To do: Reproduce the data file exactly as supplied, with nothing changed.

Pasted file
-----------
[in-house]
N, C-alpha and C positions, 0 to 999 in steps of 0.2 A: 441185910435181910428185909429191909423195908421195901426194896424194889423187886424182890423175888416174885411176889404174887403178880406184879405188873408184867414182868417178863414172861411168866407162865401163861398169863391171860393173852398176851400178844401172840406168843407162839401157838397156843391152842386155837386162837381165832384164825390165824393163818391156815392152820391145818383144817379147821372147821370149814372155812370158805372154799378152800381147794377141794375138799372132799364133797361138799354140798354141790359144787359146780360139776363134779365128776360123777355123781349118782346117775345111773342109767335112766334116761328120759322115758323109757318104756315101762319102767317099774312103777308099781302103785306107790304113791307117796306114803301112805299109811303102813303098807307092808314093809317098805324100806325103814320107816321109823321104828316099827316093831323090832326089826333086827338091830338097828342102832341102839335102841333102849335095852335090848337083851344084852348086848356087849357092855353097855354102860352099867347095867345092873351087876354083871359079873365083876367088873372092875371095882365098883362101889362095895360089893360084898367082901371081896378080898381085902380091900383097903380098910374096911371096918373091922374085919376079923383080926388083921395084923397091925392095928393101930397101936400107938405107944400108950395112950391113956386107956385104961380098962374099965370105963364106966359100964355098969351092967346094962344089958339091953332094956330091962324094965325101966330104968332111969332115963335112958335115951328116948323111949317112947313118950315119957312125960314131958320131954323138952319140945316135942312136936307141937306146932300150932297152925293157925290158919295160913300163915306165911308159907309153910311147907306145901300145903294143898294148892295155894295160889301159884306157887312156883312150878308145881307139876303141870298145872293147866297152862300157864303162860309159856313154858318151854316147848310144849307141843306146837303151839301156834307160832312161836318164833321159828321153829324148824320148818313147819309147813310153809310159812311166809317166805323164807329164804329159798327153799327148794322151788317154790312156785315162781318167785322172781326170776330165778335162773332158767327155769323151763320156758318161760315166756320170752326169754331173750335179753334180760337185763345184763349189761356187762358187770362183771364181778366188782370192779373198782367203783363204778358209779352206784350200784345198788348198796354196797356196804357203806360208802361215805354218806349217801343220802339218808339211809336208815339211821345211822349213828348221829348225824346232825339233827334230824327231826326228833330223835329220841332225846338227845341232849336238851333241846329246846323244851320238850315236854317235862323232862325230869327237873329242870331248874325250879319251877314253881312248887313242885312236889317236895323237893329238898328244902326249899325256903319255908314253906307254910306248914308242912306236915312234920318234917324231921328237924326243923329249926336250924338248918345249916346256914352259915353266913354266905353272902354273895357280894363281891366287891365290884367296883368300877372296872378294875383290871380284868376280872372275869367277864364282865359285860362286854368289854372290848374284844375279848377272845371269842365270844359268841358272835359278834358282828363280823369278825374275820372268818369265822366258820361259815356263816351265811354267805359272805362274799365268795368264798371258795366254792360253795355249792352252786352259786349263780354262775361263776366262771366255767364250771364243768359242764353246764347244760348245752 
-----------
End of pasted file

[in-house]
N, C-alpha and C positions, 0 to 999 in steps of 0.2 A: 441185910435181910428185909429191909423195908421195901426194896424194889423187886424182890423175888416174885411176889404174887403178880406184879405188873408184867414182868417178863414172861411168866407162865401163861398169863391171860393173852398176851400178844401172840406168843407162839401157838397156843391152842386155837386162837381165832384164825390165824393163818391156815392152820391145818383144817379147821372147821370149814372155812370158805372154799378152800381147794377141794375138799372132799364133797361138799354140798354141790359144787359146780360139776363134779365128776360123777355123781349118782346117775345111773342109767335112766334116761328120759322115758323109757318104756315101762319102767317099774312103777308099781302103785306107790304113791307117796306114803301112805299109811303102813303098807307092808314093809317098805324100806325103814320107816321109823321104828316099827316093831323090832326089826333086827338091830338097828342102832341102839335102841333102849335095852335090848337083851344084852348086848356087849357092855353097855354102860352099867347095867345092873351087876354083871359079873365083876367088873372092875371095882365098883362101889362095895360089893360084898367082901371081896378080898381085902380091900383097903380098910374096911371096918373091922374085919376079923383080926388083921395084923397091925392095928393101930397101936400107938405107944400108950395112950391113956386107956385104961380098962374099965370105963364106966359100964355098969351092967346094962344089958339091953332094956330091962324094965325101966330104968332111969332115963335112958335115951328116948323111949317112947313118950315119957312125960314131958320131954323138952319140945316135942312136936307141937306146932300150932297152925293157925290158919295160913300163915306165911308159907309153910311147907306145901300145903294143898294148892295155894295160889301159884306157887312156883312150878308145881307139876303141870298145872293147866297152862300157864303162860309159856313154858318151854316147848310144849307141843306146837303151839301156834307160832312161836318164833321159828321153829324148824320148818313147819309147813310153809310159812311166809317166805323164807329164804329159798327153799327148794322151788317154790312156785315162781318167785322172781326170776330165778335162773332158767327155769323151763320156758318161760315166756320170752326169754331173750335179753334180760337185763345184763349189761356187762358187770362183771364181778366188782370192779373198782367203783363204778358209779352206784350200784345198788348198796354196797356196804357203806360208802361215805354218806349217801343220802339218808339211809336208815339211821345211822349213828348221829348225824346232825339233827334230824327231826326228833330223835329220841332225846338227845341232849336238851333241846329246846323244851320238850315236854317235862323232862325230869327237873329242870331248874325250879319251877314253881312248887313242885312236889317236895323237893329238898328244902326249899325256903319255908314253906307254910306248914308242912306236915312234920318234917324231921328237924326243923329249926336250924338248918345249916346256914352259915353266913354266905353272902354273895357280894363281891366287891365290884367296883368300877372296872378294875383290871380284868376280872372275869367277864364282865359285860362286854368289854372290848374284844375279848377272845371269842365270844359268841358272835359278834358282828363280823369278825374275820372268818369265822366258820361259815356263816351265811354267805359272805362274799365268795368264798371258795366254792360253795355249792352252786352259786349263780354262775361263776366262771366255767364250771364243768359242764353246764347244760348245752 